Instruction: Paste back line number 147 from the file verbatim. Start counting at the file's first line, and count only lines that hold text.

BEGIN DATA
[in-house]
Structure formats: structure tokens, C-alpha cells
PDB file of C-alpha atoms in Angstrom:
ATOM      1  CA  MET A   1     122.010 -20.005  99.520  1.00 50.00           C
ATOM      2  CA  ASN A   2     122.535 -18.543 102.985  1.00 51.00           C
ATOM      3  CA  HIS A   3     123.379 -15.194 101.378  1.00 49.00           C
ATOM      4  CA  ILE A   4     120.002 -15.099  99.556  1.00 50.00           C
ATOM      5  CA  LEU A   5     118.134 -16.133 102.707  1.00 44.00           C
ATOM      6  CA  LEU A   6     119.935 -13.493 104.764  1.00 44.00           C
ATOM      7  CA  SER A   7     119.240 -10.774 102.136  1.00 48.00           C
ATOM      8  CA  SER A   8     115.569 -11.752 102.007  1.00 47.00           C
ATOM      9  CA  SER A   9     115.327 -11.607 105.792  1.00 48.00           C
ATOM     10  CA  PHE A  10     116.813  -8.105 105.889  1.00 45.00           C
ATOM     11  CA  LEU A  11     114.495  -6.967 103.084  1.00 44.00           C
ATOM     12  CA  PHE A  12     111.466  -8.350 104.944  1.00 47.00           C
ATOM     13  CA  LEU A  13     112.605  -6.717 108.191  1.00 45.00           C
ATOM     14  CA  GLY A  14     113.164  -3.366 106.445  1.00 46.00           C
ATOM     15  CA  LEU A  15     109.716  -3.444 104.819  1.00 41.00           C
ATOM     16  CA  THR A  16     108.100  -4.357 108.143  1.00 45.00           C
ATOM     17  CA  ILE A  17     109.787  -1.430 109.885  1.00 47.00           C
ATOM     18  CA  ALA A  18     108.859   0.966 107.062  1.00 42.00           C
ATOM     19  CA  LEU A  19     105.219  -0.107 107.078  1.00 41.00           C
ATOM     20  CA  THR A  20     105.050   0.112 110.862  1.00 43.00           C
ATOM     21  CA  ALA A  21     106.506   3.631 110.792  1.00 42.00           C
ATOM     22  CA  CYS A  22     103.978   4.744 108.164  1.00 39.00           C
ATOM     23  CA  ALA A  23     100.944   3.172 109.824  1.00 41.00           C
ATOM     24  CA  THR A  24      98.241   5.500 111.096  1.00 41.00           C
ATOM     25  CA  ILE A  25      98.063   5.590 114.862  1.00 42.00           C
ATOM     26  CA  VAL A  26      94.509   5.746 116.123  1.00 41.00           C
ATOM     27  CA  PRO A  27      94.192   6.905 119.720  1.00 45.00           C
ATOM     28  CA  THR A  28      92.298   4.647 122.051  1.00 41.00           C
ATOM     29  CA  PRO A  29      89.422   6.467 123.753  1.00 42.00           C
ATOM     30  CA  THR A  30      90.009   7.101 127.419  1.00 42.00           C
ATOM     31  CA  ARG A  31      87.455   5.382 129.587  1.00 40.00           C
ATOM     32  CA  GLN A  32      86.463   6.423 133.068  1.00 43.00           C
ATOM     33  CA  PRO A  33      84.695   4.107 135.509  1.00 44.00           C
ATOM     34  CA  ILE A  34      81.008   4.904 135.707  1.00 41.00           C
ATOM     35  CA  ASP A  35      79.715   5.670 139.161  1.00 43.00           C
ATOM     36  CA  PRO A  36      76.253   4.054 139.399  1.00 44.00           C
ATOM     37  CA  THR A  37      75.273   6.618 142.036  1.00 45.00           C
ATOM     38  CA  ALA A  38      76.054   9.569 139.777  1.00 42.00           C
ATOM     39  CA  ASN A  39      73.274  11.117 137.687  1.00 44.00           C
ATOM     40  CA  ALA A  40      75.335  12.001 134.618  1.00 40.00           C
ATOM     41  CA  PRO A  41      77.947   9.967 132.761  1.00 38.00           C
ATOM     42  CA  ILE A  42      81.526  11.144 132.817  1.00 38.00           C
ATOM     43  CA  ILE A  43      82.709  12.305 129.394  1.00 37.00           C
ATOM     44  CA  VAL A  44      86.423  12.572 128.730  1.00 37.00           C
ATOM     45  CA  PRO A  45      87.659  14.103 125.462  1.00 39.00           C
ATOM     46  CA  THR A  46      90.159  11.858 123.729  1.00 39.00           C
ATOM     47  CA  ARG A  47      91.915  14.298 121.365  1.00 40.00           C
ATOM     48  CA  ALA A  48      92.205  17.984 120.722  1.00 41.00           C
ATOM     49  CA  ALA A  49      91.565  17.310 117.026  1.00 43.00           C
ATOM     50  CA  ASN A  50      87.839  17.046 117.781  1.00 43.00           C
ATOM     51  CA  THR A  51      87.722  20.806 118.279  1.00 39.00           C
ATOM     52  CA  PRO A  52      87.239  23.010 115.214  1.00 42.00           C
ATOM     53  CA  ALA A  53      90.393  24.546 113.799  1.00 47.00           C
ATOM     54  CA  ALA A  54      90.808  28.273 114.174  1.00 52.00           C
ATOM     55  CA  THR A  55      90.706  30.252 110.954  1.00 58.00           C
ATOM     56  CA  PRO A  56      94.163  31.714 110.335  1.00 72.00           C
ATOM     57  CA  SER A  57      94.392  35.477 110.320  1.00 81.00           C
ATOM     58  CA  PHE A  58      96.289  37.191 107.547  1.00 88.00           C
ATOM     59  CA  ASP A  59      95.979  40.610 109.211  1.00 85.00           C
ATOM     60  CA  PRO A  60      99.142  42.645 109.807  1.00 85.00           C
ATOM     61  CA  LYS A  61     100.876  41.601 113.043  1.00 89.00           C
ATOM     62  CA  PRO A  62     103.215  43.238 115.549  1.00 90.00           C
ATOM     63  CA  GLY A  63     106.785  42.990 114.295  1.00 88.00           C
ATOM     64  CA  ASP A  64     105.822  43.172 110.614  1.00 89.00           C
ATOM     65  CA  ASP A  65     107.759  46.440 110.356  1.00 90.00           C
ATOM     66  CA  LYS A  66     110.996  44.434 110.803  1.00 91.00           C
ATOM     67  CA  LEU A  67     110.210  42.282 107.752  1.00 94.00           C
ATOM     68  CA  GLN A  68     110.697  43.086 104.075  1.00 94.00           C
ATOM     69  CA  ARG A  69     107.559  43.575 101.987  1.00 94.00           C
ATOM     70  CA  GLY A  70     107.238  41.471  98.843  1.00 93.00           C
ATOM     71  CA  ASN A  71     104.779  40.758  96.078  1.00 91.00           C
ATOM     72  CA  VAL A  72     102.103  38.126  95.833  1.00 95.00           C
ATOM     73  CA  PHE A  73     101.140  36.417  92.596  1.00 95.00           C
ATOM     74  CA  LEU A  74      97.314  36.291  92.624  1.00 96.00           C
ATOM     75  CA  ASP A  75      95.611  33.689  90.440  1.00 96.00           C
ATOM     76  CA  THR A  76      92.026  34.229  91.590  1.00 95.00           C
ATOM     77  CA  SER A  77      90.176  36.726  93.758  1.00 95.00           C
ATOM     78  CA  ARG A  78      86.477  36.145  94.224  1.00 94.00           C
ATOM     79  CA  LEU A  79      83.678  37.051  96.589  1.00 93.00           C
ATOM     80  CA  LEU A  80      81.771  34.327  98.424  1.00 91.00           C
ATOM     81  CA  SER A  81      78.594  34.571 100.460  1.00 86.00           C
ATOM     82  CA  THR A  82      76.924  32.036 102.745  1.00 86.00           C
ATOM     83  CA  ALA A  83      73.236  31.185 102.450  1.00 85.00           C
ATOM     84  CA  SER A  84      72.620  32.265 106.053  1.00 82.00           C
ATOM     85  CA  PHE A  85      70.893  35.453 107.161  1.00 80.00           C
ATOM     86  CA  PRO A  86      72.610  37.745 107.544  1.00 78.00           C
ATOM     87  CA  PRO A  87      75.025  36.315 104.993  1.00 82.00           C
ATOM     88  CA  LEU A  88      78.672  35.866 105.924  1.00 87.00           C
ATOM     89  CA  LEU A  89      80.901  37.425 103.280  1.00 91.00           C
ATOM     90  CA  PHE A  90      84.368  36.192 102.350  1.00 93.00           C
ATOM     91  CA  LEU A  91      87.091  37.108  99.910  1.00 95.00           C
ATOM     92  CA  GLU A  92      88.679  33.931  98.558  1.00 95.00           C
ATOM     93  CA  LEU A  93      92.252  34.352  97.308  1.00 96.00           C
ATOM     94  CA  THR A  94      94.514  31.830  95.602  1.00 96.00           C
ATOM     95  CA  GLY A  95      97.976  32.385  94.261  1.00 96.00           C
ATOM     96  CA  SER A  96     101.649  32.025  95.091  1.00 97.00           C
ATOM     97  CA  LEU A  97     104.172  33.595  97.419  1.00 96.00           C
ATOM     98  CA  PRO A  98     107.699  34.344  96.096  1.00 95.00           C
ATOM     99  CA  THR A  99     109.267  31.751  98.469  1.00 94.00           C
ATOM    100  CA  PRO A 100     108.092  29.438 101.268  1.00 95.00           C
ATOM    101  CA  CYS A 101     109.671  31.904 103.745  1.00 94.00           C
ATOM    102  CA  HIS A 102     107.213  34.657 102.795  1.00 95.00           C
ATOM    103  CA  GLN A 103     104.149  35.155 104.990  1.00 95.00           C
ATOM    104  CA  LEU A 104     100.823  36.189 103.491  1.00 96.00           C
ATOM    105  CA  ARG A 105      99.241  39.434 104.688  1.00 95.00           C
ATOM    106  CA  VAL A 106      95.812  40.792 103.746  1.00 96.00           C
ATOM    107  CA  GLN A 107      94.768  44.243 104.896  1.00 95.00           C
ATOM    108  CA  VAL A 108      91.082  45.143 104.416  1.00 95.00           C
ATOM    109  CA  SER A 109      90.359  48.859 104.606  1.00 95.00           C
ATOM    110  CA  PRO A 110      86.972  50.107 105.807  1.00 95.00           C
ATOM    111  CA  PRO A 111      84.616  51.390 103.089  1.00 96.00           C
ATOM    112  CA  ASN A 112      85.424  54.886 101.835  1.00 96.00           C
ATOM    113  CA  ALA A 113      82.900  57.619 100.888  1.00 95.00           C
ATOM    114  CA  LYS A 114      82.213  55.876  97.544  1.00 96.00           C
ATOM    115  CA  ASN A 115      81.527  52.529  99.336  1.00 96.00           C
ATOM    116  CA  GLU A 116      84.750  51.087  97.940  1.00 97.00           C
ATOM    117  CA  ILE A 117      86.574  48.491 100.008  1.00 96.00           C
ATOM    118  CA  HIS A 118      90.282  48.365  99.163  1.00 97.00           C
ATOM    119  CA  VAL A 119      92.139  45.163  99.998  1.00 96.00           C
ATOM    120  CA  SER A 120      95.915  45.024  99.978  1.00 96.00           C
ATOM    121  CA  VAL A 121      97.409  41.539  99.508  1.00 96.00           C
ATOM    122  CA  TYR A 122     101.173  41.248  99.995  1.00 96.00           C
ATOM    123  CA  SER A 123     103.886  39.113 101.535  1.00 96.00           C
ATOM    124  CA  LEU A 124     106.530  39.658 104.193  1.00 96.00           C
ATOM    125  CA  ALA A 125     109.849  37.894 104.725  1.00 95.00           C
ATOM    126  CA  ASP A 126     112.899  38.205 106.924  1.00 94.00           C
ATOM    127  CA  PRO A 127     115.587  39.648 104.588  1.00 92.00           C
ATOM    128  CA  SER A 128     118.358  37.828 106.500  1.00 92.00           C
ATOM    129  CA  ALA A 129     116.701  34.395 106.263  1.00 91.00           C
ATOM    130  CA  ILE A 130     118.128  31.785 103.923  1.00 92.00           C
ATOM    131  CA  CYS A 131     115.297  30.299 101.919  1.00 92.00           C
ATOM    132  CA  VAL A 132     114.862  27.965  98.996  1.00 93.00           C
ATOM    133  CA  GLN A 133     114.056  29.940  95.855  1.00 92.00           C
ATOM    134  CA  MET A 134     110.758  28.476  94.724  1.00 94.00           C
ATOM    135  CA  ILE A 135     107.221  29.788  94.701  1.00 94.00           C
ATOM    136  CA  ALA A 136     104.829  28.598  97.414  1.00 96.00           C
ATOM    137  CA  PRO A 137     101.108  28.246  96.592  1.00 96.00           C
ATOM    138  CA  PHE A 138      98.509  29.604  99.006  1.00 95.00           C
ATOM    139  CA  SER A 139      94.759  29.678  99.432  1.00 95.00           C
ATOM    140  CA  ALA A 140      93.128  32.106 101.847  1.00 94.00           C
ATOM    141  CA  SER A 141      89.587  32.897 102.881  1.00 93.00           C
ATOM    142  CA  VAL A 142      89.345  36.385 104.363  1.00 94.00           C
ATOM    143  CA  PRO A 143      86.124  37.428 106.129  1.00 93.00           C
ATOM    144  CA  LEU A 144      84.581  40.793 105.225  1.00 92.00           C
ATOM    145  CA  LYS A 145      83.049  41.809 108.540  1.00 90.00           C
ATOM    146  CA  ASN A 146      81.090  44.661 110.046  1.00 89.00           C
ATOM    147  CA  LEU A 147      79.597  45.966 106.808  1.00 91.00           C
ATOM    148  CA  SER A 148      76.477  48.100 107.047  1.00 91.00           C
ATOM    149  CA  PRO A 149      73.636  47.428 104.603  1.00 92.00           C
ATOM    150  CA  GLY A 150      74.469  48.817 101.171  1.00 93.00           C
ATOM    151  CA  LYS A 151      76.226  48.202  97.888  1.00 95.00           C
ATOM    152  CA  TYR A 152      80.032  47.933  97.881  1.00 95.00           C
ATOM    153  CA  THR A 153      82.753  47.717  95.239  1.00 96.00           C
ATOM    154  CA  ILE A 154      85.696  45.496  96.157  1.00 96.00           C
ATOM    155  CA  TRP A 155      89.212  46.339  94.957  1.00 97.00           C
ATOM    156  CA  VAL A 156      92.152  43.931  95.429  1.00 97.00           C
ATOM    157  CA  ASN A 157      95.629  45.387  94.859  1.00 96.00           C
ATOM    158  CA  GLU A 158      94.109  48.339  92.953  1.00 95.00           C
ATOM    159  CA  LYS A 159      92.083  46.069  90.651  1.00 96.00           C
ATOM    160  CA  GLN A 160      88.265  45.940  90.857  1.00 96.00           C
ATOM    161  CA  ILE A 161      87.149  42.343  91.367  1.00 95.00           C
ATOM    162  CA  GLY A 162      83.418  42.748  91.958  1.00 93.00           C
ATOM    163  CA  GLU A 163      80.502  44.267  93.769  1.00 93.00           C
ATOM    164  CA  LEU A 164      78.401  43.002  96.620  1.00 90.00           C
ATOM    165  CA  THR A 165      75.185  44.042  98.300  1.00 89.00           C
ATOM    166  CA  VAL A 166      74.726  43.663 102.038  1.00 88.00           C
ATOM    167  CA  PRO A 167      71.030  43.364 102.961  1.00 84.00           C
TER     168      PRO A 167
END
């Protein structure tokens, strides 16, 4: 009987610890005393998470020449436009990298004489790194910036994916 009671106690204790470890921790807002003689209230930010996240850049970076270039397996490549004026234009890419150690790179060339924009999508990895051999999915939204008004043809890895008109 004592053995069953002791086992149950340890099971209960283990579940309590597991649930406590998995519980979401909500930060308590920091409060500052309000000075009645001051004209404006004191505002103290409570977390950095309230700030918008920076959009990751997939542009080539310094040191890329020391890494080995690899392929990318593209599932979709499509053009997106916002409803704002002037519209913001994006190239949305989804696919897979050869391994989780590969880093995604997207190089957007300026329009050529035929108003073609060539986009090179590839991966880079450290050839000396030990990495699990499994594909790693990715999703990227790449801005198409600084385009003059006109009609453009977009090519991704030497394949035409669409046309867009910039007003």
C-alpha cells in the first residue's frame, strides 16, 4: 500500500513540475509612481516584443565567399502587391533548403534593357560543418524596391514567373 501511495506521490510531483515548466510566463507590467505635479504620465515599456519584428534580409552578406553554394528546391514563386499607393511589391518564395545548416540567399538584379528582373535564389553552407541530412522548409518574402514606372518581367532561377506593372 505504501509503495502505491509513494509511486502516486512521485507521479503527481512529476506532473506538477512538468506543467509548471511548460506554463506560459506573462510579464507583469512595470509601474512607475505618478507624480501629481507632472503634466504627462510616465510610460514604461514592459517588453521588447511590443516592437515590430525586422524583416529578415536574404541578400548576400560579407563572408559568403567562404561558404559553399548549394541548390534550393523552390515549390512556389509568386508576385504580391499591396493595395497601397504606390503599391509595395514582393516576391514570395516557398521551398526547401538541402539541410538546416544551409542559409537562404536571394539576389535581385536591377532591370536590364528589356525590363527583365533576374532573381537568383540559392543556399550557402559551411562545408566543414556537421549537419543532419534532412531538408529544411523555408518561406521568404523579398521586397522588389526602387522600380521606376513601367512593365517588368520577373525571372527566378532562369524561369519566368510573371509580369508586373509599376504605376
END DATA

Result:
ATOM    144  CA  LEU A 144      84.581  40.793 105.225  1.00 92.00           C